Researchers have identified previously undetectable biomarkers that could help diagnose and direct the treatment of a rare autoimmune disease.
New research finds clues to myasthenia gravis progression in blood serum.
Autoimmune conditions are a class of disease in which a person’s immune system produces antibodies to attack tissues in the body.
There are many types of autoimmune disease, and in a recent study, researchers focused specifically on myasthenia gravis (MG).
MG is a rare condition characterized by weakness and rapid fatigue of voluntary muscles. Symptoms often get worse after exertion.
MG is a chronic illness, and it can be debilitating and, in some cases, fatal. It affects between 14â€“40 people per 100,000 in the United States, and there is no known cure.
Treatment usually involves medications to increase levels of the organic chemical acetylcholine available to stimulate receptors and improve muscle strength, as well as drugs to suppress the immune system.
Historically, diagnosing MG has been difficult because symptoms often mimic those of other neurological conditions, such as stroke.
Now, a team of researchers â€” based at the University of Alberta, Edmonton, in Canada â€” has shown that MG can not only be detected, but its disease progression can be predicted by the presence of certain metabolic biomarkers in blood serum.
The researchers hope that their findings, which appear in the journal Metabolomics, will help clinicians diagnose this difficult-to-identify disease. Dr. Zaeem Siddiqi, a neurologist, and graduate student Derrick Blackmore, Ph.D., co-led the new research.
Why are biomarkers useful?
A biomarker is a small biological compound defined by its pathological significance in identifying certain diseases. Many diseases can be detected by the presence of biomarkers in blood serum, and these markers can help indicate the type of treatment that a person may respond best to.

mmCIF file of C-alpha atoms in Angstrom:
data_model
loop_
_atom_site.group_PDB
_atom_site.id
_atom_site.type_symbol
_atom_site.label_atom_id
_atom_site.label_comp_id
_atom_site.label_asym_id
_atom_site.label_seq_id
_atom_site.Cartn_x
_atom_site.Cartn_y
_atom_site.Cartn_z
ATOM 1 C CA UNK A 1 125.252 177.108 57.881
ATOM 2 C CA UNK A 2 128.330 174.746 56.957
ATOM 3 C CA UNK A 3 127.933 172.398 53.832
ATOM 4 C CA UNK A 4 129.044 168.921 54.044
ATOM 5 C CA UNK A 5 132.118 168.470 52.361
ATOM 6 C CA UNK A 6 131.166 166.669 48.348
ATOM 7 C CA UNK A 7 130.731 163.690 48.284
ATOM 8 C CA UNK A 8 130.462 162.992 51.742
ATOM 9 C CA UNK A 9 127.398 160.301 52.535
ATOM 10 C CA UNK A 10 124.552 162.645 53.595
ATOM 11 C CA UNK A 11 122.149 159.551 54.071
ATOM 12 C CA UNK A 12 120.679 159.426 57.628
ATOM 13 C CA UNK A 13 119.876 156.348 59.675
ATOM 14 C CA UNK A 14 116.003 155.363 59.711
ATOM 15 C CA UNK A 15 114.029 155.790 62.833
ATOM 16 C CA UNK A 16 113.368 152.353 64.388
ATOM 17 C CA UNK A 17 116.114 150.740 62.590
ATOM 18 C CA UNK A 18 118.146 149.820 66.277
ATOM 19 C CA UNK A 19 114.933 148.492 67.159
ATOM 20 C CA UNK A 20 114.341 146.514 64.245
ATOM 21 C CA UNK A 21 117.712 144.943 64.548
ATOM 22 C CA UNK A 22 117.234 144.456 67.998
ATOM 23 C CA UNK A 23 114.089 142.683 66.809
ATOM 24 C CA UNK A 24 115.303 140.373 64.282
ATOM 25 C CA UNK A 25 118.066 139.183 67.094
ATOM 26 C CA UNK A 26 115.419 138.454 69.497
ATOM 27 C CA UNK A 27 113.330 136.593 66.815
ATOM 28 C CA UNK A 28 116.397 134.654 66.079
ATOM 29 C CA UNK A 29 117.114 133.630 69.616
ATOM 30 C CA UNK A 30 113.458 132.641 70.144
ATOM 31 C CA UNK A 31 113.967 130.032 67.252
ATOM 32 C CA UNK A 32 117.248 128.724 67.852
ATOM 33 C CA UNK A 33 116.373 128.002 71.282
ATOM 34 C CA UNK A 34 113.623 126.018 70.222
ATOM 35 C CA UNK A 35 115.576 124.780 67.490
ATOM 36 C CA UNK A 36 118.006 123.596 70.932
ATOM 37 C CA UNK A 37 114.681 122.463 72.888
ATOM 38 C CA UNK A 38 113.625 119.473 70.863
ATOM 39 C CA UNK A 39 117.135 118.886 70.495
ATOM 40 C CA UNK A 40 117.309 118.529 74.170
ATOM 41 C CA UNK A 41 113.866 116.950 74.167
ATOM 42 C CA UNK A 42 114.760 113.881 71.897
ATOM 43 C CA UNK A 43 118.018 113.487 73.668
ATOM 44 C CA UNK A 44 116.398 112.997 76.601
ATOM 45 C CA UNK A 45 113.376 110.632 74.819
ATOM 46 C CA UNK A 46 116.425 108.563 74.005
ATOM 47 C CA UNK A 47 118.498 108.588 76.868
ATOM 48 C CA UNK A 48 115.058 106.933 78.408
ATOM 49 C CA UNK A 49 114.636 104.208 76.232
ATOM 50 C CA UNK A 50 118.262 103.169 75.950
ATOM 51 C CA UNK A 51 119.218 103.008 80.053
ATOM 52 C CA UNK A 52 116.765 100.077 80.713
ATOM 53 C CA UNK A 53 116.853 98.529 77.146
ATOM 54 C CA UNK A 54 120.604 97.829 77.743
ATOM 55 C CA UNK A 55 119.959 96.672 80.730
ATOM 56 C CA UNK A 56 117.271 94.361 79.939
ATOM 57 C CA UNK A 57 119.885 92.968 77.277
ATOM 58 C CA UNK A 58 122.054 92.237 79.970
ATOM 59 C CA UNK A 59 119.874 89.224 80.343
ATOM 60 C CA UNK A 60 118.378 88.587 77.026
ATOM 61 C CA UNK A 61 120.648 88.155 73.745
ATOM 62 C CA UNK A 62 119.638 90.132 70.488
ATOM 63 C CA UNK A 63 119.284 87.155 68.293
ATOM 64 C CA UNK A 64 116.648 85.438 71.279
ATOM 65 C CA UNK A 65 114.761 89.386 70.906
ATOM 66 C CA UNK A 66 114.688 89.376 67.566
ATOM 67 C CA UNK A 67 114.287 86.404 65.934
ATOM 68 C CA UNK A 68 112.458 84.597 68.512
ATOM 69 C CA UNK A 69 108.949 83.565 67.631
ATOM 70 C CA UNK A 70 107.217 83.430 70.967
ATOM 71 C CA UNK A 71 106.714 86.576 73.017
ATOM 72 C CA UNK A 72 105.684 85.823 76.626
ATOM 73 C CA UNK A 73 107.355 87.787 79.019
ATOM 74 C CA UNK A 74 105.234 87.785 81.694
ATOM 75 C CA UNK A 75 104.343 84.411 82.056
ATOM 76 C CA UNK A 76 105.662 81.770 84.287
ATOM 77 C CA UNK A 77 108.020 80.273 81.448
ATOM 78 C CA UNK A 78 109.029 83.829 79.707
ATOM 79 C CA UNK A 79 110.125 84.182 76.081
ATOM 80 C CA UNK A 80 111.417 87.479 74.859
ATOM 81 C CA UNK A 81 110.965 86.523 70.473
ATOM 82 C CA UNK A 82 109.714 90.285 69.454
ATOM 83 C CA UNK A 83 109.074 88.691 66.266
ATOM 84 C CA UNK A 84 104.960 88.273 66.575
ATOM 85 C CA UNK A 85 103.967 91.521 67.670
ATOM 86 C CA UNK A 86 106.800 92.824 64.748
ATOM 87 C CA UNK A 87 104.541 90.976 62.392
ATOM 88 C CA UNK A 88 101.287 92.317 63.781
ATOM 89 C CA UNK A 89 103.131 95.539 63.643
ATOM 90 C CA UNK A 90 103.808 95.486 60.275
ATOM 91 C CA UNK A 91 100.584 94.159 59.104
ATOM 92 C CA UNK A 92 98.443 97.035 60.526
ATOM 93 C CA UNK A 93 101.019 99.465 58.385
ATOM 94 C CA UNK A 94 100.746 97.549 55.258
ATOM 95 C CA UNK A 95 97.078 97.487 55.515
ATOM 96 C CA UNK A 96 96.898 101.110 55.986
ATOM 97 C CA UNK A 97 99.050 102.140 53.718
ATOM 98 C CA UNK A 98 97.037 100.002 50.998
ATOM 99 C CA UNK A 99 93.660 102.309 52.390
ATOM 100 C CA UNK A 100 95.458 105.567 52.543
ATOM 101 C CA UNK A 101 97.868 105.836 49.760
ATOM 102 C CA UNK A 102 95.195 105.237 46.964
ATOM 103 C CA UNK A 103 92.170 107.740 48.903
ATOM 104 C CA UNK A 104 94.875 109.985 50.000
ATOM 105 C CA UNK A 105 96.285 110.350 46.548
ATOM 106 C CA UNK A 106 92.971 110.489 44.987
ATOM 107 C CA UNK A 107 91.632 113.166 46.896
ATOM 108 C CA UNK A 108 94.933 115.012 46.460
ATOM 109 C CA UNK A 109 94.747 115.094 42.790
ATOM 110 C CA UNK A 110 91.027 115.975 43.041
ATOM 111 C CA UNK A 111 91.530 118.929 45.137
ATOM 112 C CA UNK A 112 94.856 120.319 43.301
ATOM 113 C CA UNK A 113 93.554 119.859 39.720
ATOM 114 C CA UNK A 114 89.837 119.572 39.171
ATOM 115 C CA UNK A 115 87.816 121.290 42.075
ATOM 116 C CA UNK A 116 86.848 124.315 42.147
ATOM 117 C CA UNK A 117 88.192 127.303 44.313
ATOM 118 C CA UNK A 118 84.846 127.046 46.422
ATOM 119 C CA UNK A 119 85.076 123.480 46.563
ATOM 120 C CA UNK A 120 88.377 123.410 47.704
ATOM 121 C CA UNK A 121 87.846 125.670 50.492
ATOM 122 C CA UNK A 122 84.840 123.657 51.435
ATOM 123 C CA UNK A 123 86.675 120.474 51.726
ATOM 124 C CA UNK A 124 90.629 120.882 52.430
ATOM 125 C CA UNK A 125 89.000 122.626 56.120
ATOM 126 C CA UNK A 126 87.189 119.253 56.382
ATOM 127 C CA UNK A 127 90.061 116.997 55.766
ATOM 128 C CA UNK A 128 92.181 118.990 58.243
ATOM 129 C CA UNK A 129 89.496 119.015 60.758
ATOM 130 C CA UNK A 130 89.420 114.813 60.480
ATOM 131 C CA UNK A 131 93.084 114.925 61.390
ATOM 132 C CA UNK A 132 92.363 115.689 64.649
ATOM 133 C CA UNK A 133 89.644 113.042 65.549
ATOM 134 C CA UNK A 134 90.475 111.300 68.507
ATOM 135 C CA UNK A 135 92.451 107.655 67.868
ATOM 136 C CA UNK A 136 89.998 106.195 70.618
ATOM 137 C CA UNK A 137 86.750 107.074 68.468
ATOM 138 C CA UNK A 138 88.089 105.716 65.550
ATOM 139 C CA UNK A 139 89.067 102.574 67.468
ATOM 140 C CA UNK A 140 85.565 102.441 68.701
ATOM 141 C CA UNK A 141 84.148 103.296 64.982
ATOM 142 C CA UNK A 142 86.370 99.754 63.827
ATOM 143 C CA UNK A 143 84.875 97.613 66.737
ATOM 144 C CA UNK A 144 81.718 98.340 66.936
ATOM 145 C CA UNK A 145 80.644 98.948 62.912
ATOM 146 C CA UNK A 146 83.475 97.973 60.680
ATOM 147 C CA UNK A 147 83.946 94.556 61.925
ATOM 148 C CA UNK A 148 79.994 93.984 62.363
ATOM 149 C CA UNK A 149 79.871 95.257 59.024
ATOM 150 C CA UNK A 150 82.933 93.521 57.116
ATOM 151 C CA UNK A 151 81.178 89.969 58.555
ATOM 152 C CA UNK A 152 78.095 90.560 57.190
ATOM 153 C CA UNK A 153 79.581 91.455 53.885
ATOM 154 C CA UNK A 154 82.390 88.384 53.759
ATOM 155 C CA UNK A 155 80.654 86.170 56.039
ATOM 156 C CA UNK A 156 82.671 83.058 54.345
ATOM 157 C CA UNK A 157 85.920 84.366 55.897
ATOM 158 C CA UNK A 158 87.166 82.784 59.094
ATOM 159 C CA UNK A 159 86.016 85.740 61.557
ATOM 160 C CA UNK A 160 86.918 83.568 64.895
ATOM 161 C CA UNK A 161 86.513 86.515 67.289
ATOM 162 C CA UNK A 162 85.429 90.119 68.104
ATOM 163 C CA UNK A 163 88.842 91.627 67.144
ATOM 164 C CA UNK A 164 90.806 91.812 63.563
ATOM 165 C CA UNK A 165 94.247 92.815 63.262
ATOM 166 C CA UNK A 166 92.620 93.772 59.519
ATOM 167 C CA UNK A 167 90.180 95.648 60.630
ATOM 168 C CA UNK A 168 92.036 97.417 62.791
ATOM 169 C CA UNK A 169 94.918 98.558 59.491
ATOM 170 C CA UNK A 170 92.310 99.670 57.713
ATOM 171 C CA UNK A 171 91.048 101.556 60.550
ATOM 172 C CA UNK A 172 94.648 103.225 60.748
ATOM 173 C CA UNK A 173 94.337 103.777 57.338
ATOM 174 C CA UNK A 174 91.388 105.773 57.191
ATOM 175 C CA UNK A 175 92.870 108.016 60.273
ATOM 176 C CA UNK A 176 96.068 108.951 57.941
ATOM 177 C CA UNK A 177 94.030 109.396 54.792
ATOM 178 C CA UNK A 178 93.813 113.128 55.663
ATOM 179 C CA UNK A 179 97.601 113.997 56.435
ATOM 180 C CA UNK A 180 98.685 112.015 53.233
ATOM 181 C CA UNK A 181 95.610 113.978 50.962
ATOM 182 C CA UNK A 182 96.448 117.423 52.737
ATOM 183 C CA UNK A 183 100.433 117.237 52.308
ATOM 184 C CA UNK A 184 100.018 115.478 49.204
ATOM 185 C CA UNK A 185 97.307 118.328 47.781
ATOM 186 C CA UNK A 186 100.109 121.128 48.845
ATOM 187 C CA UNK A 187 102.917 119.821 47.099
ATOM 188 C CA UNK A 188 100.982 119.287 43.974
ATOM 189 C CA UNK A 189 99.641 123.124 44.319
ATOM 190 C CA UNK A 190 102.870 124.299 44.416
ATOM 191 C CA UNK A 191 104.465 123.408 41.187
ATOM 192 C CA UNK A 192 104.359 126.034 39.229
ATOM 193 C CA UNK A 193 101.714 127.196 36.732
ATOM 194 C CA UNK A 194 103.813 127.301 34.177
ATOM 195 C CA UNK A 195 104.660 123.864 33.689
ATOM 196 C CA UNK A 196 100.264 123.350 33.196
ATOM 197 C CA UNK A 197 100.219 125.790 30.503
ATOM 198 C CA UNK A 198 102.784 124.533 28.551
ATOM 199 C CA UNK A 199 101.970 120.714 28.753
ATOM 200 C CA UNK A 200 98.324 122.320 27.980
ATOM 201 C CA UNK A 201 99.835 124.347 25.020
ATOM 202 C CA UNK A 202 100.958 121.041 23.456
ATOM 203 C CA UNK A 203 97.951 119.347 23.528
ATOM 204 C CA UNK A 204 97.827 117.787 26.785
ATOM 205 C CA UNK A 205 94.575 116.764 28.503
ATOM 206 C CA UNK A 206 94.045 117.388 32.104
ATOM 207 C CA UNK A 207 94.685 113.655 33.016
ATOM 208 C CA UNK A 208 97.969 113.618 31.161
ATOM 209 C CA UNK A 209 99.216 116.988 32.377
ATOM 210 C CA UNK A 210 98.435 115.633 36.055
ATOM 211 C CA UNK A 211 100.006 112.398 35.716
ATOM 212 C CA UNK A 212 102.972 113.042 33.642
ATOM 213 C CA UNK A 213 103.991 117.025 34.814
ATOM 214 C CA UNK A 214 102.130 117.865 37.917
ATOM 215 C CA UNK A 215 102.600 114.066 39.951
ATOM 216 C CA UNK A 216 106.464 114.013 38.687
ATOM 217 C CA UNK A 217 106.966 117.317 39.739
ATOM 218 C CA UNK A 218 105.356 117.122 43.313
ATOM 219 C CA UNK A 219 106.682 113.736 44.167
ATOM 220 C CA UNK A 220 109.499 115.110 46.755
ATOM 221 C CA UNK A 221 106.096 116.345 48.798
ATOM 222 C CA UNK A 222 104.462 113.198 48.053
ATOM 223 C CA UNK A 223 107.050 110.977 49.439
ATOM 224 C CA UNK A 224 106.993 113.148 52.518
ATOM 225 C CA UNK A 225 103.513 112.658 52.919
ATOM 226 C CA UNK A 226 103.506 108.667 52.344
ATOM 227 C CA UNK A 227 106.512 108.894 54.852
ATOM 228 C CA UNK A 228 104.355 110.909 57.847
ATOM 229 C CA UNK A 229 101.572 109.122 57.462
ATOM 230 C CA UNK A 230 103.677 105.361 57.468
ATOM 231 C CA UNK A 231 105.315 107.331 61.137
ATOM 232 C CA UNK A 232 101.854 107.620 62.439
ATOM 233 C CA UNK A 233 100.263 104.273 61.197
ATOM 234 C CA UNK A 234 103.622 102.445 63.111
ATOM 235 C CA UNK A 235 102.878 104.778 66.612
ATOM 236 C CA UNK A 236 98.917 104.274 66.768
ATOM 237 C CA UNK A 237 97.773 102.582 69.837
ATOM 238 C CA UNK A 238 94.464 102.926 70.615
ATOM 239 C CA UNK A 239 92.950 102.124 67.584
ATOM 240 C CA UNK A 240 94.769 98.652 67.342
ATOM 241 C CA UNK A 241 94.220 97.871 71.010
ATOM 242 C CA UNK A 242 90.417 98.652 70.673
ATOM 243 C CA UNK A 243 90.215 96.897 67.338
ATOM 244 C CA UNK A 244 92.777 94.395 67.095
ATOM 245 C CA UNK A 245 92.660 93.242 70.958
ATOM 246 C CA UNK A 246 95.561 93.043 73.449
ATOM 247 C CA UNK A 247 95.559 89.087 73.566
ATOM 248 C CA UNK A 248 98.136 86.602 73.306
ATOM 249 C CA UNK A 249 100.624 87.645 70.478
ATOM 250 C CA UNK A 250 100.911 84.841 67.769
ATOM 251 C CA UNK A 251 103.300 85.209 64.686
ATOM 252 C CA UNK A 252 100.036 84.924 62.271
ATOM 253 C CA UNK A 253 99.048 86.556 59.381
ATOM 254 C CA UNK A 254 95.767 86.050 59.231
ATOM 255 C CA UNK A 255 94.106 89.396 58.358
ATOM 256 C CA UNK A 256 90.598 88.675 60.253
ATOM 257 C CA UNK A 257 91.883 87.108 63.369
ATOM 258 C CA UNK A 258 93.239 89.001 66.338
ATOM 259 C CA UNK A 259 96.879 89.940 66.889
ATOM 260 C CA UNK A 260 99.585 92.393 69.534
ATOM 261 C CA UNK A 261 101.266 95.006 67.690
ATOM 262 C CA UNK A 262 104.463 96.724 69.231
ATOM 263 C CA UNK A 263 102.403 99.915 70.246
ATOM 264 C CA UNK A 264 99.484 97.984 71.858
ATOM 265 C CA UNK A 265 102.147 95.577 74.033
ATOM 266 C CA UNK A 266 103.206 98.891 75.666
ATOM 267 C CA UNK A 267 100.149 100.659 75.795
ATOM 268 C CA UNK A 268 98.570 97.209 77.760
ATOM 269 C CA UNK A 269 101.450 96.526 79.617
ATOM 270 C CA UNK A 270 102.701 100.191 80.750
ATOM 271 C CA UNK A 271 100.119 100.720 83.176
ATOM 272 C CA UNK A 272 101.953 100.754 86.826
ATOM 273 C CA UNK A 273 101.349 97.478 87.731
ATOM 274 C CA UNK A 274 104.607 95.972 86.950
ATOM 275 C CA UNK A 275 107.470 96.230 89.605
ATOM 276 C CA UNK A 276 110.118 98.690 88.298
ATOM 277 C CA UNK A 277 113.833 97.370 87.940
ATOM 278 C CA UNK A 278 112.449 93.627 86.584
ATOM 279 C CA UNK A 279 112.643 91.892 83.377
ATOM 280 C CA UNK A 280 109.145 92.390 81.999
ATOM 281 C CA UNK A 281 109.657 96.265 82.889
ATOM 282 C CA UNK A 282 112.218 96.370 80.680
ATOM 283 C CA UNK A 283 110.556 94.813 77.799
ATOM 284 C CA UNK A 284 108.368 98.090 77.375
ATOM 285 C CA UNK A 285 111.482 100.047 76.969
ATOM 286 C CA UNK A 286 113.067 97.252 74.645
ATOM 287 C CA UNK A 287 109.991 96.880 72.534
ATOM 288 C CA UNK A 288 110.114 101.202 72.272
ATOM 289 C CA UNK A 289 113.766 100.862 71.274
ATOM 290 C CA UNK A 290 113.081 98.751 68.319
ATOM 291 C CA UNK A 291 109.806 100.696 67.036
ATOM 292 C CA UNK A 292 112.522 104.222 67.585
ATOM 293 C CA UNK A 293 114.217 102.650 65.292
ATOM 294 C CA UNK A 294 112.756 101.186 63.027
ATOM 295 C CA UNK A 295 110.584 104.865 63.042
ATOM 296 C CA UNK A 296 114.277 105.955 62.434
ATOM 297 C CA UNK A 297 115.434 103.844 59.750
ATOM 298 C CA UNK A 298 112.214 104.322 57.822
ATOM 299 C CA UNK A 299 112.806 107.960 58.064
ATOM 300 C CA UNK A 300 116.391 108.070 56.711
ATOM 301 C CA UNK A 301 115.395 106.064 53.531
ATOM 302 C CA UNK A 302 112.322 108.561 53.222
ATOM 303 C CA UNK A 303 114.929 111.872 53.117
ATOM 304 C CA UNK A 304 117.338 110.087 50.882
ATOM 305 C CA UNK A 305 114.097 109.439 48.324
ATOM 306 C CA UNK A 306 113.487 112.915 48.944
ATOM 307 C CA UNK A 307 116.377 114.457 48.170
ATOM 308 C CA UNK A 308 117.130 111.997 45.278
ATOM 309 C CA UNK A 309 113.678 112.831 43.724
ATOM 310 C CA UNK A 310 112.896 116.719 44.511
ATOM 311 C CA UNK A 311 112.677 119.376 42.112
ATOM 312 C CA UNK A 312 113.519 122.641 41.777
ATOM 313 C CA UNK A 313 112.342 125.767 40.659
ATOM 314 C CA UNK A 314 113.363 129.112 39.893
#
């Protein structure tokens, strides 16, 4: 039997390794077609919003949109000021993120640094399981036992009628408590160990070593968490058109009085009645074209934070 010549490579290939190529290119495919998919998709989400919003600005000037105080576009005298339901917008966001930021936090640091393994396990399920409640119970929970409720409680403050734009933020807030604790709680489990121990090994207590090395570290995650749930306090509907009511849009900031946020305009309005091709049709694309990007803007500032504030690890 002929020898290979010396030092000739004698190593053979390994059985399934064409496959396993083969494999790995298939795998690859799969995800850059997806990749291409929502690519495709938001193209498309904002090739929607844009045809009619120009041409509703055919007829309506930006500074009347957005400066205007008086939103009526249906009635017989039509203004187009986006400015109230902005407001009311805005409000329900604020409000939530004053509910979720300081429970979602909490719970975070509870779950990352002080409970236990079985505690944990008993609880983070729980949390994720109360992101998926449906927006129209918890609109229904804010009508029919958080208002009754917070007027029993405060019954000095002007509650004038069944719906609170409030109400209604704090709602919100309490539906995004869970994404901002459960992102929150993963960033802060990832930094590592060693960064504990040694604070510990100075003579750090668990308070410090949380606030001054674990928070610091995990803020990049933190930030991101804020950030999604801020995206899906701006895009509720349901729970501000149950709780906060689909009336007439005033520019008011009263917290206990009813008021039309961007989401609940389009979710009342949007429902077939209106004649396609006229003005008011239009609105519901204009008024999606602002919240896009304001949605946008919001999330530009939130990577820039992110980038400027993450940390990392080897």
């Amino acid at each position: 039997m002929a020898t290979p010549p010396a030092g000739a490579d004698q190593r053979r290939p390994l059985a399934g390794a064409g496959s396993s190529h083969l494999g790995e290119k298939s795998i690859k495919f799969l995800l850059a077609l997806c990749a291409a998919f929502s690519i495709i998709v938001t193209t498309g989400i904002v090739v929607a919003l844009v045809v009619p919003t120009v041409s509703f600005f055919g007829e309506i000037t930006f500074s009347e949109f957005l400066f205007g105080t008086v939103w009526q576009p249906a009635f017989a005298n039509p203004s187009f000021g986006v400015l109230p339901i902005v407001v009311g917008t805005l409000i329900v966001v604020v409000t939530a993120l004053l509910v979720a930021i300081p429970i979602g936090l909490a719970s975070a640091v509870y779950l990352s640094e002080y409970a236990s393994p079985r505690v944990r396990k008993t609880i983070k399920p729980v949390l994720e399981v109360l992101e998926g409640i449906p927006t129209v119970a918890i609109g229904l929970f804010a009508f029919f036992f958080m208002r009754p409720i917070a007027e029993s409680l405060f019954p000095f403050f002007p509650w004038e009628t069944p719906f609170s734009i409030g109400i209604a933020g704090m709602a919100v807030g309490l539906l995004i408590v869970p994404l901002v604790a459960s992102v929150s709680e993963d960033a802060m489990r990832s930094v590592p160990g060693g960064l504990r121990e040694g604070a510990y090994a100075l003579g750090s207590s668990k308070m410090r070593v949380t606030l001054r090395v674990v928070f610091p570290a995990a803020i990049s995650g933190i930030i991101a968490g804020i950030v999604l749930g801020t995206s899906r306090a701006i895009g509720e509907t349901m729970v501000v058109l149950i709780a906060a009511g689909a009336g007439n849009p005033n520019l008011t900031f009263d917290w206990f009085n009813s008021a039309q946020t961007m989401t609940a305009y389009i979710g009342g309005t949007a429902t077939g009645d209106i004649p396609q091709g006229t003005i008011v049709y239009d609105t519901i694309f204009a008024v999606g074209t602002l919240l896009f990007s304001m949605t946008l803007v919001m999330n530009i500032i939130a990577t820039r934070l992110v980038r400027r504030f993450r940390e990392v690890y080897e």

“Biomarker discovery is an important step in individualized medicine,” explains Dr. Siddiqi.
Currently, MG is diagnosed via the detection of acetylcholine receptor and anti-MuSK, or muscle-specific kinase, antibodies.
However, previous research has shown that these do not correlate with disease severity or clinical response. The identification of biomarkers to detect the severity of MG has remained elusive â€” until now.
The new study focused on three subject groups. The first consisted of 46 participants with MG, the second consisted of 23 participants with rheumatoid arthritis (a reference autoimmune disease), and the third comprised 49 healthy control participants.
The study was a two-control approach for metabolomics profiling. People with rheumatoid arthritis displayed physically identical symptoms to those with MG, and all participants were age- and gender-matched as closely as possible.
The researchers extracted serum from each person and analyzed its principal components. They then filtered the metabolites to remove those common to both disease cohorts, leaving just the unique markers, of which there were 12.
Metabolomics profiling helps detect MG
Metabolomics profiling is the study of chemical processes and molecules â€” including intermediates and byproducts â€” involved in metabolism, which is vital for cell and organism survival. Changes in metabolomics can have disastrous consequences and often lead to disease. Metabolite markers offer the possibility of identifying specific problems in metabolism associated with specific conditions, such as MG.